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A Sampling of Emissions Analysis Techniques for Transportation Control Measures

Quick-HOV

Emissions Analysis Techniques for TCMs

Introduction

Forecasting Approaches

Selecting a Method

Descriptions of Available Methods

* TDM Evaluation Model
* TCM/Commuter Choice Model
* TCM Analyst
* CM/AQ Evaluation Model
* CUTR_AVR
* TCM Tools
* Off-Net/PAQONE
* ECO/Regulation XV Software
* California Standardized Methodology
* RAQC Workbook
* MWCOG Sketch-
Planning Methods
* NCTCOG Sketch-
Planning Methods
* Quick-HOV
* IDAS
* SMART
* Traffic Simulation Models
* AirCred
* Bus Replacement Spreadsheet
* Freight Air Quality Analysis Procedures

Key Inputs and Outputs for Each Method

References

List of Acronyms

quick hov

Overview - Quick-HOV is a set of procedures and a software model for predicting and evaluating the impacts of HOV lanes on person travel, vehicle travel, auto occupancy, congestion, delay, air quality, and fuel consumption.

Strategies Addressed - HOV lanes; traffic flow improvements (ramp meter bypass).

Methodology - The methodology addresses HOV facilities proposed for specific links in the transportation network. Travel time differences are computed based on facility and demand characteristics, and are used to predict demand shifts. An equilibration process balances supply and demand. Emissions are calculated using MOBILE5 or EMFAC emission factors, based on the speeds and mixes of traffic.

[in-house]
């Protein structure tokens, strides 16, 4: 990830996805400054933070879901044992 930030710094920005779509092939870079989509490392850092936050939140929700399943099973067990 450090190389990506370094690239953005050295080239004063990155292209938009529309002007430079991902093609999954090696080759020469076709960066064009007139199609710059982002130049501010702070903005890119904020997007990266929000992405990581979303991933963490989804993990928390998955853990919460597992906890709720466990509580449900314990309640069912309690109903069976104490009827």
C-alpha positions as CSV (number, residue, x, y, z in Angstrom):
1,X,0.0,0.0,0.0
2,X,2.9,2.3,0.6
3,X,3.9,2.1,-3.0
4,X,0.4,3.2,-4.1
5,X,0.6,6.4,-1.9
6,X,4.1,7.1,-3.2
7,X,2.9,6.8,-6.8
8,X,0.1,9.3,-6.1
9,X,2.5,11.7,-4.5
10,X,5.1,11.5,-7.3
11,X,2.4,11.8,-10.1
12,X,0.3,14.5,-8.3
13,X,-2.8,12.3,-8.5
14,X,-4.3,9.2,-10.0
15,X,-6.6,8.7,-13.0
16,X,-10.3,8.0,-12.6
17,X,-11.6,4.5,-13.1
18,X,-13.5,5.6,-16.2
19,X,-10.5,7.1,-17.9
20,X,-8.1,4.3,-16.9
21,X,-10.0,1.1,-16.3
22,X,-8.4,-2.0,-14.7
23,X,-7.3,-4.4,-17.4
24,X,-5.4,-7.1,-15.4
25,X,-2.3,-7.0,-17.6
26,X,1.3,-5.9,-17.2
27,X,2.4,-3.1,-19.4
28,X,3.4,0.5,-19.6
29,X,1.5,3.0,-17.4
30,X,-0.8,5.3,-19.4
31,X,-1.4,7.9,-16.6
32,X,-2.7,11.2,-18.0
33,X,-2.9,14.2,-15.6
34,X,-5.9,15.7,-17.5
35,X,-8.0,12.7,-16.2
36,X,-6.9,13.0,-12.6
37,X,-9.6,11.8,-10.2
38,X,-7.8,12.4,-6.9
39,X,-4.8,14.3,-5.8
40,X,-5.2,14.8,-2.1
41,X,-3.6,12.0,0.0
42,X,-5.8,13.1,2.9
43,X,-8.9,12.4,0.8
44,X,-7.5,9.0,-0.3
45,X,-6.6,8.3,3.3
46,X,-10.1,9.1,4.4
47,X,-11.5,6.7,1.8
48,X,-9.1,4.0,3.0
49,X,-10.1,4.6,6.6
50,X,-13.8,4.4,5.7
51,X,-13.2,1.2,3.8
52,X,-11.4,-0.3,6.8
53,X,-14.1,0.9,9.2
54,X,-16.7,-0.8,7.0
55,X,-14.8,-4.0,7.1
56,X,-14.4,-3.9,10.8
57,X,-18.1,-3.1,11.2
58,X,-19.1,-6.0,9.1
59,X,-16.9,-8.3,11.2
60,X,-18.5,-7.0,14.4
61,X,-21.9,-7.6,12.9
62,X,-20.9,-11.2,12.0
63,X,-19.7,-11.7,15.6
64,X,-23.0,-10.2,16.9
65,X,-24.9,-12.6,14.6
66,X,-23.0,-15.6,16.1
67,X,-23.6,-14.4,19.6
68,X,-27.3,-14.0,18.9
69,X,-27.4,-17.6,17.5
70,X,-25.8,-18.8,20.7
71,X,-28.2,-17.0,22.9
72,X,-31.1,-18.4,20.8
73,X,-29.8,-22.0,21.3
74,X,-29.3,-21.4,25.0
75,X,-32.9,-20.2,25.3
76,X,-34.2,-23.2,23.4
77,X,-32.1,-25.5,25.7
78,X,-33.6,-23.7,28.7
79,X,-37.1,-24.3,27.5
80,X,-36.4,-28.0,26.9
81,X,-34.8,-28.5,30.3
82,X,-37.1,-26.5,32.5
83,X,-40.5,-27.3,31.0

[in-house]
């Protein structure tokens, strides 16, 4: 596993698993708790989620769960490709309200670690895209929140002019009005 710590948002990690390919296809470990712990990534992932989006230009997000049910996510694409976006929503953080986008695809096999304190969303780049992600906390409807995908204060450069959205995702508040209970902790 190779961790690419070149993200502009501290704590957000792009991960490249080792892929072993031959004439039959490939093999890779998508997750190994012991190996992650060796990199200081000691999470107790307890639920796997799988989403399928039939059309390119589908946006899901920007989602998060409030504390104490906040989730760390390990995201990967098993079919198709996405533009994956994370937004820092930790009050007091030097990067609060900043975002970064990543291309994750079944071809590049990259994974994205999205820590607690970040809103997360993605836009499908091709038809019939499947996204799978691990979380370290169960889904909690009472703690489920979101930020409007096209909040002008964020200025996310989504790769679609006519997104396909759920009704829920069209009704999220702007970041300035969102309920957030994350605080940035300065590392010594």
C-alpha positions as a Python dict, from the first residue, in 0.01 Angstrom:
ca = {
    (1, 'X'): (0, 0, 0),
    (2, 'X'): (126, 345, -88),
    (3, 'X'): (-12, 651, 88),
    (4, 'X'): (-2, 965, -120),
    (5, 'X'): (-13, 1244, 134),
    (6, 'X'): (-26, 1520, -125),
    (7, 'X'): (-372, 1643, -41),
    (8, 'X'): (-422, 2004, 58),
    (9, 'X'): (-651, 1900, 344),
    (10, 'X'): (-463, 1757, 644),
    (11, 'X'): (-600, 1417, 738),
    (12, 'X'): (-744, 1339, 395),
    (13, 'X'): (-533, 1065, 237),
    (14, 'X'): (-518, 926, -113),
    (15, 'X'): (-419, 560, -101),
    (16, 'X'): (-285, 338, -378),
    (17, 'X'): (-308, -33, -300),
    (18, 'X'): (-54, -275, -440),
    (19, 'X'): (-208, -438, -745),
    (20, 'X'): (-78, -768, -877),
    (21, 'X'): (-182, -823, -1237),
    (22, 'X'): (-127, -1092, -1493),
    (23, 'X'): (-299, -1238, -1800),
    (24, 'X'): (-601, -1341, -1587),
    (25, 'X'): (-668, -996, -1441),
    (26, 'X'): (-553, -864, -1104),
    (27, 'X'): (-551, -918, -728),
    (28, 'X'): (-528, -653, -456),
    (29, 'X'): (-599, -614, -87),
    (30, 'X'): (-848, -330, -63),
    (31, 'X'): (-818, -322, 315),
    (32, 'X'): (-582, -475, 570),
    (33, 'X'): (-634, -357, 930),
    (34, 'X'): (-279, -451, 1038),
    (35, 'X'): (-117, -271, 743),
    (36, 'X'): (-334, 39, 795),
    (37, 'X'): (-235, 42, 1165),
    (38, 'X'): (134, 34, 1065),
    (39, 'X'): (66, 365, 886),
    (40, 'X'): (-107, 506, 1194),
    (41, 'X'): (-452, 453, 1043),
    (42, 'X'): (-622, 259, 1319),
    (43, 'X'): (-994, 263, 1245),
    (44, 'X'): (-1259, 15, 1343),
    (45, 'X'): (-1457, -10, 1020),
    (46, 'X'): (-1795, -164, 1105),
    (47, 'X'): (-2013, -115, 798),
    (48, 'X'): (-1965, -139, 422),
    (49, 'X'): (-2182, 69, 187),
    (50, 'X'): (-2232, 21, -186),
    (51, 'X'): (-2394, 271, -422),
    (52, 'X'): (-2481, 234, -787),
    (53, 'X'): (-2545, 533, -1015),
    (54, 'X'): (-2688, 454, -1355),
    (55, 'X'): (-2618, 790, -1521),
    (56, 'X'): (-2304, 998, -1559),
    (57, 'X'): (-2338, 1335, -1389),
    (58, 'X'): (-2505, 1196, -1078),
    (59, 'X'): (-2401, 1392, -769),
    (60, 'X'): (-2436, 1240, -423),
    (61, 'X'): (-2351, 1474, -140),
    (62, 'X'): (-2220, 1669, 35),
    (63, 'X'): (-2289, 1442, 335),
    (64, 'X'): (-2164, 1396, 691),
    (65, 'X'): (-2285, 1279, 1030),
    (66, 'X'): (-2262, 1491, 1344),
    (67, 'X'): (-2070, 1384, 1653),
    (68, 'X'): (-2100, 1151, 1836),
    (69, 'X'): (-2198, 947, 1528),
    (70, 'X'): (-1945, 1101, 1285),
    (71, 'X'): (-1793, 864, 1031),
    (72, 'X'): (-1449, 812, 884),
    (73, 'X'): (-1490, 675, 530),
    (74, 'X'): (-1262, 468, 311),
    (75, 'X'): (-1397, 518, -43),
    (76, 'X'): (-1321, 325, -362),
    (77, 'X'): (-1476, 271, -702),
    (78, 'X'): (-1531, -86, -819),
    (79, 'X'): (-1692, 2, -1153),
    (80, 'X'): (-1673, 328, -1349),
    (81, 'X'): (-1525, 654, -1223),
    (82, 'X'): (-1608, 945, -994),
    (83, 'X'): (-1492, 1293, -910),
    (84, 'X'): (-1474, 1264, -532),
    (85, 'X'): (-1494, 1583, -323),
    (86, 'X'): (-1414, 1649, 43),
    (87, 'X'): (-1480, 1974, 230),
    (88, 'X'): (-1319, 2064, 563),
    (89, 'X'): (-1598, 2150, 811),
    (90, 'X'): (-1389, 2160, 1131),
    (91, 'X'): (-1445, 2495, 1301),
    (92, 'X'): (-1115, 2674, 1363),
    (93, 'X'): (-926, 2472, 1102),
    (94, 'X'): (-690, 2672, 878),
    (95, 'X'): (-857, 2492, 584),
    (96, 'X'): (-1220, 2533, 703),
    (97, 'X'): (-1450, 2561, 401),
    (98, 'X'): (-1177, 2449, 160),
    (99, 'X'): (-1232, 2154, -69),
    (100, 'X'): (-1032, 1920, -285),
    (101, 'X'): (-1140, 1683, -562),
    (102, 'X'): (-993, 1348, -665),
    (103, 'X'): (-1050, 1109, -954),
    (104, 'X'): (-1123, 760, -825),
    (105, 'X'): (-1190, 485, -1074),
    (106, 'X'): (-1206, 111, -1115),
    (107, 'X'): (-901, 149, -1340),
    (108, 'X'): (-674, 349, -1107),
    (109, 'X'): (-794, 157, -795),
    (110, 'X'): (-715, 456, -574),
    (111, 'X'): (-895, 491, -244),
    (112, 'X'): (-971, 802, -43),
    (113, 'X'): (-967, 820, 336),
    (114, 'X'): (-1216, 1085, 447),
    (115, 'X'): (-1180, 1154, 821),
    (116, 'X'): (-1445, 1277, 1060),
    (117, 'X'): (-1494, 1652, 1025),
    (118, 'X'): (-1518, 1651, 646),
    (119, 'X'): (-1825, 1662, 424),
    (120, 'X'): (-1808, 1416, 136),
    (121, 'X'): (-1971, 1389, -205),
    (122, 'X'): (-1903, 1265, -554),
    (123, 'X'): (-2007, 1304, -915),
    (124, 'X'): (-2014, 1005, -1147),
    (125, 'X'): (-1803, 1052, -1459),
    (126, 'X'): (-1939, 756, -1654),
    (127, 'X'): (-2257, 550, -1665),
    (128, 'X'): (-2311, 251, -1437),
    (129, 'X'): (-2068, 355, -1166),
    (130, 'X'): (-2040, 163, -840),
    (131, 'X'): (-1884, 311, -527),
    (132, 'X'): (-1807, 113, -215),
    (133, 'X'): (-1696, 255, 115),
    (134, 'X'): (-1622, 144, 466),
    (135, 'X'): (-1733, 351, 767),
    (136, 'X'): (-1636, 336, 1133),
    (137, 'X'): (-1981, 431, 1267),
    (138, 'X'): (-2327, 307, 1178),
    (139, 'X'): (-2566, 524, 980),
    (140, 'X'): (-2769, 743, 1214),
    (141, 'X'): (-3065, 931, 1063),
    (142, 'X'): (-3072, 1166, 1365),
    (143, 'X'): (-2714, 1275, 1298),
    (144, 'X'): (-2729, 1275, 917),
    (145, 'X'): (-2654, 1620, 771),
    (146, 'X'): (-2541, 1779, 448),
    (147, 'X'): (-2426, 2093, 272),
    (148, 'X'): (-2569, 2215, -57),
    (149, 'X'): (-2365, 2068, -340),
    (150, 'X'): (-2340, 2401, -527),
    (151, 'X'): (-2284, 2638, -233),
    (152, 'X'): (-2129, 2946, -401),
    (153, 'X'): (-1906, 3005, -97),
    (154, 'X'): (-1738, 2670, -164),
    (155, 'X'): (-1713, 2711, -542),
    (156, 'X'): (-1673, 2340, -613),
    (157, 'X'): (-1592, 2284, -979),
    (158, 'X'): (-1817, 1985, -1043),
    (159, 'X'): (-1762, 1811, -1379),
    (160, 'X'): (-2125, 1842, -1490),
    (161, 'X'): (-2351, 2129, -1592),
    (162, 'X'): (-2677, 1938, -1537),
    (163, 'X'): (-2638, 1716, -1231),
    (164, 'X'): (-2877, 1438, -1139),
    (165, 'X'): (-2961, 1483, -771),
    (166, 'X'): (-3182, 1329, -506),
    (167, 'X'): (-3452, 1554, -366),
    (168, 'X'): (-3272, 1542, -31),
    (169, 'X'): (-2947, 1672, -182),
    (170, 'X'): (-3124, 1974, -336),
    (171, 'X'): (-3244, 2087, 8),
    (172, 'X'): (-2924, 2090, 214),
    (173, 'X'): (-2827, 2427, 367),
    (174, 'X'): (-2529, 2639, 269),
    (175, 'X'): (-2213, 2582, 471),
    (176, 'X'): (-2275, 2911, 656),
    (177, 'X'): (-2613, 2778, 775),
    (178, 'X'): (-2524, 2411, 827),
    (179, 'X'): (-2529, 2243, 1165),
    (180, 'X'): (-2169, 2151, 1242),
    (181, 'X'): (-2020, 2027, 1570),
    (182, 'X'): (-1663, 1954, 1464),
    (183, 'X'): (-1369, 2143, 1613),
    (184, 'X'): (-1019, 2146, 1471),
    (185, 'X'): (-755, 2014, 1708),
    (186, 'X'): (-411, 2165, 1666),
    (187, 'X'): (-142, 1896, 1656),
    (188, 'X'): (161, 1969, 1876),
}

Data Requirements - Project description inputs include various characteristics of the proposed HOV facility and parallel roadway, such as length and capacity. Demand and travel inputs include peak-period and free-flow travel times, vehicle volumes, and person volumes. Parameters are assigned default values that can be changed by the user.

Outputs - Changes in person travel, vehicle travel, auto occupancy, congestion, delay, air quality, and fuel consumption.

Level of Effort - Quick-HOV is a Windows-based application that is easy to use. The calculation methodologies are generally straightforward and easy to apply. The calculation steps are clearly documented. Some effort may be required to develop assumptions appropriate for local use.

Advantages - The Quick-HOV model can provide a reasonable estimate of HOV facility diversion and use, along with corresponding emissions benefits, without the data and time requirements for a network-level analysis. At the same time, the methodology includes enough facility-specific detail that it should be more accurate than the sketch-planning approaches embodied in more general TCM analysis tools.

Limitations - Some effort is involved in developing the inputs for the model and running the model. It does not account for network-level changes in travel patterns or traffic flow characteristics.

Source/Availability - The Quick-HOV model, developed for FHWA in 1996, is a DOS-based software program. It is distributed by McTrans (352-392-0378, mctrans@ce.ufl.edu) at a cost of $250. The documentation only is available for $20.

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